Statue of slave trade investor may be removed from Old Schools
A new report lays bare the links between one of the university’s benefactors and the slave trade
As part of the University of Cambridge’s ongoing research into its links and complicity with the transatlantic slave trade, a new report has established that prominent benefactor of Jesus College and the University Library, Tobias Rustat, held significant financial investments with the Royal African Company.
Established in 1660 after the Restoration, the Royal Africa Company was an English mercantile company by the royal family and City of London merchants to trade along the west coast of Africa. The company was led by the Duke of York, who later ascended the throne as James II. While its original purpose was to exploit the goldfields up the Gambia River, which were identified by Prince Rupert during the Interregnum, it soon developed and led a brutal and sustained slave trade. The report released by the university makes clear that the Royal Africa Company “was responsible for shipping more enslaved Africans to the Americas than any other institution during the period of the slave trade.”
Rustat gifted the University Library with its first endowment, a sum of £1,000 in 1667, to be spent on books of its choosing. Rustat was much later memorialised by a small late 19th-century stone statue overlooking West Court at The Old Schools, the original site of the Library.
The University’s Advisory Group on the Legacies of Enslavement has been asked by Vice-Chancellor Professor Stephen J Toope to make recommendations on the future of the Rustat statue. In parallel, the University Library is giving consideration to the Rustat endowment, which generates an income of around £5,000 a year.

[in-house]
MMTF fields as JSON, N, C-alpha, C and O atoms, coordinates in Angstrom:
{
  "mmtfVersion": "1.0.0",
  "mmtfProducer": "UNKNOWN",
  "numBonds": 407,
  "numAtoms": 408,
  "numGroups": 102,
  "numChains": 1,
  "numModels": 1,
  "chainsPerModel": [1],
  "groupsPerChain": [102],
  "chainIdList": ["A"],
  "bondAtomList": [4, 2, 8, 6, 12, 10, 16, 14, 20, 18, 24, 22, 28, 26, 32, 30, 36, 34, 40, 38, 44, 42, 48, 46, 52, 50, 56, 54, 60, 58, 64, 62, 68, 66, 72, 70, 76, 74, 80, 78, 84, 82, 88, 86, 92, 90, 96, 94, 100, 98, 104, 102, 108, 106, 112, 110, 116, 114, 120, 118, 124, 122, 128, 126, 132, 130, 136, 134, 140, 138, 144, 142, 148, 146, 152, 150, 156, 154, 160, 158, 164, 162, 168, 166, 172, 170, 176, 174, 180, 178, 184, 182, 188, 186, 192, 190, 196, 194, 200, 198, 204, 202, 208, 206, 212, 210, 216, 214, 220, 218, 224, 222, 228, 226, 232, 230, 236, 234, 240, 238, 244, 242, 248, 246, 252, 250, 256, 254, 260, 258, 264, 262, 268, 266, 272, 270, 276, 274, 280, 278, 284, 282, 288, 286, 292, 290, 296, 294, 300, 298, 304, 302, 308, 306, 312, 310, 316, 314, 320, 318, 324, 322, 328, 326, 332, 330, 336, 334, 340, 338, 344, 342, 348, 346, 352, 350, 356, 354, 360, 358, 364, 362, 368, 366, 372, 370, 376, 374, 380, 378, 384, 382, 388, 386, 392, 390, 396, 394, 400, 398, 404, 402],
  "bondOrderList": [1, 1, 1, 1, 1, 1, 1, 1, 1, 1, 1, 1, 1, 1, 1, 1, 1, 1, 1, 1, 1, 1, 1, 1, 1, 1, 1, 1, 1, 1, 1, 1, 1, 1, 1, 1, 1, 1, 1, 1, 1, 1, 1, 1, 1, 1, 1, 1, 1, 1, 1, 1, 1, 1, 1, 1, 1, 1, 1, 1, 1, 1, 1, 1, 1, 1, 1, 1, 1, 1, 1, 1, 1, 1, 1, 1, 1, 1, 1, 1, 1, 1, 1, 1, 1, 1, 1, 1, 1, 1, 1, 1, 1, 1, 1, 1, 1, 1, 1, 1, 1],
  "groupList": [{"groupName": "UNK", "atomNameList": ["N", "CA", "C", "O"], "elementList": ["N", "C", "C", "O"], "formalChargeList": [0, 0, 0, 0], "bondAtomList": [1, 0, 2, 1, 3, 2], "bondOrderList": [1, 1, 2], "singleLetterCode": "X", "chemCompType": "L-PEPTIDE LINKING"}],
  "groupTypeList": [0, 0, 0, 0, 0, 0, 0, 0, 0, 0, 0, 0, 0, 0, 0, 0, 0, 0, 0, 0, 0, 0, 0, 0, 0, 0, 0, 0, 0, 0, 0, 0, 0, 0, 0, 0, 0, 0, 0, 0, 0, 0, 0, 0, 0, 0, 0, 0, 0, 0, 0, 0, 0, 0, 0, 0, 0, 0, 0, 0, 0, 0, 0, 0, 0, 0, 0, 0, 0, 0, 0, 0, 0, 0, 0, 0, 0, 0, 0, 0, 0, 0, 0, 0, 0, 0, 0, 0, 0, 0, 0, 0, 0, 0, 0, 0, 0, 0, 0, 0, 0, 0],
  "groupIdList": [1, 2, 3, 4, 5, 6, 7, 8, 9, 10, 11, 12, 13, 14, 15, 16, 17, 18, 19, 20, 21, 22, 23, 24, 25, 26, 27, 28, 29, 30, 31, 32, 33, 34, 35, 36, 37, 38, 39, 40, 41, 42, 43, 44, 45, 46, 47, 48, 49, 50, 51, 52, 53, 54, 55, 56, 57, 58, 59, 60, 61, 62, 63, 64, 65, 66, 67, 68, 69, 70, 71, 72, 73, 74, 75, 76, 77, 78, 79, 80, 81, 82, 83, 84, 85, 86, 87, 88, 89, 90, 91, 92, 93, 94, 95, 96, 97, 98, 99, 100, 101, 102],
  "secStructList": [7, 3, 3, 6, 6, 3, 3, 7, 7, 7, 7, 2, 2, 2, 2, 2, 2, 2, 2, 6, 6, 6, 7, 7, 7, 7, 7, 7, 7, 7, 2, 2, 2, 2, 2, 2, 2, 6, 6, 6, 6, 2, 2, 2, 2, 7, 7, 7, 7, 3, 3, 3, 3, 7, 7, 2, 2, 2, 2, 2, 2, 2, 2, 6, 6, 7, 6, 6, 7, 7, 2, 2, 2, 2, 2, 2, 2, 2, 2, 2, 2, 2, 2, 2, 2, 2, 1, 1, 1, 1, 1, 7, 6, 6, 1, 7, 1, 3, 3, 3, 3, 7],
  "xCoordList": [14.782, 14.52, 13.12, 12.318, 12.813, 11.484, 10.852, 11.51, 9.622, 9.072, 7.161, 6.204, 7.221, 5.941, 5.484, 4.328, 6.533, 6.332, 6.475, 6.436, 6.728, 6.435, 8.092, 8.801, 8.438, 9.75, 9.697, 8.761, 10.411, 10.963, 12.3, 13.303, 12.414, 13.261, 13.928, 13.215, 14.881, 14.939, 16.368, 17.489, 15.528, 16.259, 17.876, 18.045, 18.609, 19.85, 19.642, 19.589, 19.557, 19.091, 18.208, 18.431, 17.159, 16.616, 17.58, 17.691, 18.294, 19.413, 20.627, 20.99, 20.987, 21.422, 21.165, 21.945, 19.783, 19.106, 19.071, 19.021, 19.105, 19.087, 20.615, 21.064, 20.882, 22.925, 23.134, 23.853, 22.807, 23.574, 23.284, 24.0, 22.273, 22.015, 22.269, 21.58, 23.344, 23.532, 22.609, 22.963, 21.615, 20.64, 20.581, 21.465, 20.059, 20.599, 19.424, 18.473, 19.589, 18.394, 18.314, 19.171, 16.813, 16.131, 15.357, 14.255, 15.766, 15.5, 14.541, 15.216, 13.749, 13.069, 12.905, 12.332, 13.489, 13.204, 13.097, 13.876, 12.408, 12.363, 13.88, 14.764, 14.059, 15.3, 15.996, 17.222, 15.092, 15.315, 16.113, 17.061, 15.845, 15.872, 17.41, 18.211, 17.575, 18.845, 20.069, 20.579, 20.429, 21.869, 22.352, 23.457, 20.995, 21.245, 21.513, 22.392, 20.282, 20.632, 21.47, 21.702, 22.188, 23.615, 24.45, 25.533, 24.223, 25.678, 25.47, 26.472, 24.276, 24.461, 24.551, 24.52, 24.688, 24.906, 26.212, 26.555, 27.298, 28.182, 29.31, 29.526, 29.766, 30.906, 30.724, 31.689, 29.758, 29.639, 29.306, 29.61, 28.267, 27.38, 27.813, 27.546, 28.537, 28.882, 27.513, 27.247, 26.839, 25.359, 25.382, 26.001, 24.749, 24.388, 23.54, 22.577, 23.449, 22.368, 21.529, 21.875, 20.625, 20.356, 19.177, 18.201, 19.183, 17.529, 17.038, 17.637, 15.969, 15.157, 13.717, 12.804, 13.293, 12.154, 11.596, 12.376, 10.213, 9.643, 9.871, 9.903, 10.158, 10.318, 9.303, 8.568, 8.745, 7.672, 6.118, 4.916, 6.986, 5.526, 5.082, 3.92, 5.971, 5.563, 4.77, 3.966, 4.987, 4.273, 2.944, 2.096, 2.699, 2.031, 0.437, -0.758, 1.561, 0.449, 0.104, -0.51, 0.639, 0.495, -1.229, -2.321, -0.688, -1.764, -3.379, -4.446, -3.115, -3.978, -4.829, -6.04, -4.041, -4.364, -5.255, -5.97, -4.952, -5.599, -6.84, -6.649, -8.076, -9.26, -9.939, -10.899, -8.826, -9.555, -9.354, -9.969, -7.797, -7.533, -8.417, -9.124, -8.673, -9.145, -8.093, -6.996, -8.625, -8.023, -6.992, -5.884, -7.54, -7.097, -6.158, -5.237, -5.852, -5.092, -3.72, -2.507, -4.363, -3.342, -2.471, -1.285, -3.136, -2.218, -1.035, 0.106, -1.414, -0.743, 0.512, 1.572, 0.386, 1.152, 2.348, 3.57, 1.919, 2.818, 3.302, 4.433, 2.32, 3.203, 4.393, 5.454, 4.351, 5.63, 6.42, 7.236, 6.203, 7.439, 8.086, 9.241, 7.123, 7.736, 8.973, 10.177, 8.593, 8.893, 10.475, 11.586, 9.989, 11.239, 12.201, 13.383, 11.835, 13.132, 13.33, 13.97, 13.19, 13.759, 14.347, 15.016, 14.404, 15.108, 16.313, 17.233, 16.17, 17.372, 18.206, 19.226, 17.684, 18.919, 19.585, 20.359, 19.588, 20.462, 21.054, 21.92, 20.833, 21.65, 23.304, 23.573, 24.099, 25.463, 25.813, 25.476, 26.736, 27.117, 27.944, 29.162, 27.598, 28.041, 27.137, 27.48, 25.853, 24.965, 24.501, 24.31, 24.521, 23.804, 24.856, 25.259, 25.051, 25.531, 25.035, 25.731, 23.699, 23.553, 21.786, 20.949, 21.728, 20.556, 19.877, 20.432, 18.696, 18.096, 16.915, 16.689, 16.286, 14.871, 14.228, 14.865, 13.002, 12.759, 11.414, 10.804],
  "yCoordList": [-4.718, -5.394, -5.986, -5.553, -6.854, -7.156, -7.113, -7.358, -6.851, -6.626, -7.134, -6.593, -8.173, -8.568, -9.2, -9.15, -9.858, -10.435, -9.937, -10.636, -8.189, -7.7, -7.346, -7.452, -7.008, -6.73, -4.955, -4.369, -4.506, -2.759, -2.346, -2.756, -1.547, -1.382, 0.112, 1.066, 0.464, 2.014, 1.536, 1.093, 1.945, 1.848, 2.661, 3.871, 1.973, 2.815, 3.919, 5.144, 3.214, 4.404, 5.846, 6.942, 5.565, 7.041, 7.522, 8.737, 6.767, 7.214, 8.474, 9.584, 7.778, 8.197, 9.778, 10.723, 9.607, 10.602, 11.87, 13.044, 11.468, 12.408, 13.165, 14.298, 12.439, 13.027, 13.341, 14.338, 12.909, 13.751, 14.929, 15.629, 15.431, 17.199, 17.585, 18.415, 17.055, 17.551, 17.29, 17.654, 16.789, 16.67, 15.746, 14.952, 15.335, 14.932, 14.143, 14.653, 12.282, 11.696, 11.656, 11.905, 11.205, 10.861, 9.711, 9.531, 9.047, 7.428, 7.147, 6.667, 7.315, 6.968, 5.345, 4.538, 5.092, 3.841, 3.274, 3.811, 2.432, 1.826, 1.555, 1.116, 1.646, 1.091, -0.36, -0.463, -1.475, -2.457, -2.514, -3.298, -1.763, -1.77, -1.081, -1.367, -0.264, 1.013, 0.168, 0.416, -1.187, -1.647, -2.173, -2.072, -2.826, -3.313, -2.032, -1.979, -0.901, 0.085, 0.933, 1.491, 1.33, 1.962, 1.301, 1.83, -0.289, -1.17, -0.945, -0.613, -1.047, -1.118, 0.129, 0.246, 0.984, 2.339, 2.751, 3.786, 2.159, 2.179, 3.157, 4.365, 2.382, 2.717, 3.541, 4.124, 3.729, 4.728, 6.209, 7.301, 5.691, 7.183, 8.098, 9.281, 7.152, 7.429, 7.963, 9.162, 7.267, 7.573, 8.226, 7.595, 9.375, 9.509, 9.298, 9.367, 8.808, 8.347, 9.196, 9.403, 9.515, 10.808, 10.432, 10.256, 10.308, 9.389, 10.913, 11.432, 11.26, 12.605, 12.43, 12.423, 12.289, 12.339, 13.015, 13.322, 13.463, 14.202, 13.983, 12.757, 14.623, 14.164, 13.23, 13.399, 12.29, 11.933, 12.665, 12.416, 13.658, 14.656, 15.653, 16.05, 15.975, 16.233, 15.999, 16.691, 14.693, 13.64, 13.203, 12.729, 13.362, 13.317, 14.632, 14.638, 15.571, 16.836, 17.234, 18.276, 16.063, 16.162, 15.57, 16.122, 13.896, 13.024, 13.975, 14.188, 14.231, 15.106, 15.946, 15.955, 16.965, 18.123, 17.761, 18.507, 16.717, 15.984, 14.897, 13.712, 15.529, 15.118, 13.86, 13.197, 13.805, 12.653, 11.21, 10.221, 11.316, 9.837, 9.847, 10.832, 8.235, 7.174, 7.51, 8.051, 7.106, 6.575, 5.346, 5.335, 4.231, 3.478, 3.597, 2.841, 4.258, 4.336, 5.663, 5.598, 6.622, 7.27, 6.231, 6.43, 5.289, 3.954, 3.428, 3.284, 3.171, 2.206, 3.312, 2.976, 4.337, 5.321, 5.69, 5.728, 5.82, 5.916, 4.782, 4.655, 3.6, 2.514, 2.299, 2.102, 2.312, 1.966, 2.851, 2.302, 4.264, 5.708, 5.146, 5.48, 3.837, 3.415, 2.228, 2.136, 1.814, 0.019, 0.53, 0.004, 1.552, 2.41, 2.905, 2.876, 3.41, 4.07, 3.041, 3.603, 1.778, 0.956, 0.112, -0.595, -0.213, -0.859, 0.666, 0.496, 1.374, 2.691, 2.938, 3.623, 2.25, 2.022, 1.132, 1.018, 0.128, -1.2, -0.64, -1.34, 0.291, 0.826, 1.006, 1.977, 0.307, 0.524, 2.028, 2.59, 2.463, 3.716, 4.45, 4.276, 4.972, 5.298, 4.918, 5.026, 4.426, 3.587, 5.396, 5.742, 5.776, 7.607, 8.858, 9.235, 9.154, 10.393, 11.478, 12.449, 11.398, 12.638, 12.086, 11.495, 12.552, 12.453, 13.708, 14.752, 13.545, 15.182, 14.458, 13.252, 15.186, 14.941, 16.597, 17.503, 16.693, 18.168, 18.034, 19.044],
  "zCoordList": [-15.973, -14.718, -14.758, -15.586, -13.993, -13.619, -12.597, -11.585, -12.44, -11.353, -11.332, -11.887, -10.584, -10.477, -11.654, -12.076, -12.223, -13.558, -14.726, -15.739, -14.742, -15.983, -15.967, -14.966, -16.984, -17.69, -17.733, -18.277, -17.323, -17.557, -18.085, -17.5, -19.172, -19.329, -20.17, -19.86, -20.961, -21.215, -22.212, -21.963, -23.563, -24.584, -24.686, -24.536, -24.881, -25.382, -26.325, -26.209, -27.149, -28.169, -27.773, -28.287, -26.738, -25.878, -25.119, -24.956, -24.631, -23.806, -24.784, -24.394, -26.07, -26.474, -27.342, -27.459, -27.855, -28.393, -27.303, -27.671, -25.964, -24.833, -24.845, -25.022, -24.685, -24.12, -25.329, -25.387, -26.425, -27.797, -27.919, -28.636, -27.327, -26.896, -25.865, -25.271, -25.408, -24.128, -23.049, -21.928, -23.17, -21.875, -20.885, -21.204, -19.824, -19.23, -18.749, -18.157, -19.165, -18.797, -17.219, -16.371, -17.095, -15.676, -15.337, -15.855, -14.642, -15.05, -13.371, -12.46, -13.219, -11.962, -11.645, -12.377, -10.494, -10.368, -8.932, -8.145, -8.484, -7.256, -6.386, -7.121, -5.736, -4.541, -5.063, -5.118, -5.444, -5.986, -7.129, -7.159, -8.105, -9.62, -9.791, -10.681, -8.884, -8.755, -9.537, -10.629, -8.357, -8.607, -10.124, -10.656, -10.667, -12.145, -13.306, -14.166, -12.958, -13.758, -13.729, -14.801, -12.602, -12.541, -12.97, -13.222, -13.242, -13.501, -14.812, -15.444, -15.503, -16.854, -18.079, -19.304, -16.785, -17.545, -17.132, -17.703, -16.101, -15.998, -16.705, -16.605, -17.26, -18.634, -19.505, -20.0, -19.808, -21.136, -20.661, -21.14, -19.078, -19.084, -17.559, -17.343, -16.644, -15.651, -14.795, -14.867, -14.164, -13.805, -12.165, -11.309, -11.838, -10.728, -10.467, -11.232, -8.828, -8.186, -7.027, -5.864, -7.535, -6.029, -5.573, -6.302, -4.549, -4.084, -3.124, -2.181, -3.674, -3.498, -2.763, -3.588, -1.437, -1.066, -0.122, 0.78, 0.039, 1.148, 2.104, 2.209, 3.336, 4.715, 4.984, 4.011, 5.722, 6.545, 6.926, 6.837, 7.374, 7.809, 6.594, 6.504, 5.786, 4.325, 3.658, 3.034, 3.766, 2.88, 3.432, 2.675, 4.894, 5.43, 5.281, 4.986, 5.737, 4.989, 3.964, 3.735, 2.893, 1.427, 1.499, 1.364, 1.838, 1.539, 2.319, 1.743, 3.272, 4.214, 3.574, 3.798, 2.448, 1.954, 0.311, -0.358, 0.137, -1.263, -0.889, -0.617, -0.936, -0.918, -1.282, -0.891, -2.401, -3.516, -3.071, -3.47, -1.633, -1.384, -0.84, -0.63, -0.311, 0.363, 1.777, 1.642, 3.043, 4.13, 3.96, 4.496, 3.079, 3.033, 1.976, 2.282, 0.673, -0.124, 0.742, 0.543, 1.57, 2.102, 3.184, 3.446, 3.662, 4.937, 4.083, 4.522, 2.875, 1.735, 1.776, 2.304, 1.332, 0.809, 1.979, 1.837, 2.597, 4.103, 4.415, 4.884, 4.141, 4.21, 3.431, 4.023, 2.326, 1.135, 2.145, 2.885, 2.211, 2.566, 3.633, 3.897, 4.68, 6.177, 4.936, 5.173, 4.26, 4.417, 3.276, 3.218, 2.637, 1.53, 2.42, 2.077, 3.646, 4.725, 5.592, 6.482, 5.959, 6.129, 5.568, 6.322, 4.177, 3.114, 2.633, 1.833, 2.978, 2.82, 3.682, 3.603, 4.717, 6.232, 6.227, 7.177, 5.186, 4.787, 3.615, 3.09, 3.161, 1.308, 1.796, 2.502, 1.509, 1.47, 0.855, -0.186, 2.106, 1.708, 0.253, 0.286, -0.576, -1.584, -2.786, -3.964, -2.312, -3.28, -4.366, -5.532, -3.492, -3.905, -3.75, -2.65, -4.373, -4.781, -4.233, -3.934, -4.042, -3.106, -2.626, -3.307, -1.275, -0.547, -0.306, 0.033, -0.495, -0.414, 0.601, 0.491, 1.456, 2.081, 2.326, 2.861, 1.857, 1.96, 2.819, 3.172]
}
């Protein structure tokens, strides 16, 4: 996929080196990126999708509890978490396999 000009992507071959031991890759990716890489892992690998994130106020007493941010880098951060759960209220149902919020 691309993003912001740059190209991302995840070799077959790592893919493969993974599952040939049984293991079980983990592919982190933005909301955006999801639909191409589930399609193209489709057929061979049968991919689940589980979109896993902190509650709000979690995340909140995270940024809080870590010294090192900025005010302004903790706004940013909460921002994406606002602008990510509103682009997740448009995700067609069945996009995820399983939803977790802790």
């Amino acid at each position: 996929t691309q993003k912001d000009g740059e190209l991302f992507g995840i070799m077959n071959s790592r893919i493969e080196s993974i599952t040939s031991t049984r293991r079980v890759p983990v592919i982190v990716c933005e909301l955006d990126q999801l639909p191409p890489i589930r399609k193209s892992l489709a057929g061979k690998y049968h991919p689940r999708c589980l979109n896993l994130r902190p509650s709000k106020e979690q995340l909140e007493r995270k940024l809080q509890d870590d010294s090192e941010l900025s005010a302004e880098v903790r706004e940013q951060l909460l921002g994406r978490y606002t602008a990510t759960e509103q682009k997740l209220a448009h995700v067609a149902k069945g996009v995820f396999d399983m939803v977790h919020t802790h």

At present, no decision has been made regarding the statue, but the university’s press release has made clear that preliminary enquiries are being made about the process for removing the statue from the exterior of a Grade 1 listed building.
The University Library is currently determining how income from this Rustat Fund might be remodelled and renamed in order to support active research into the slave trade and its legacies. For the 2020-21 financial year, income from the fund will be spent on resources about the transatlantic slave trade and about the Black diaspora. Possible purchases will be identified collaboratively by library staff and researchers, and final decisions will be taken by the Library’s Decolonisation Working Group. Dr Jessica Gardner, Cambridge University Librarian, explained that in future the University Library hopes “to determine, with the critical help of our colleagues from the BAME community at Cambridge, how the income generated by this historic donation is best dispersed going forward.”
Jesus College has also announced that it has decided to make changes wherever Rustat is explicitly celebrated in College, following recommendations from the College’s own Legacy of Slavery Working Party.
The initial report from the University’s Advisory Group on Legacies of Enslavement was issued in May of this year. A final report is due in Easter Term 2022.
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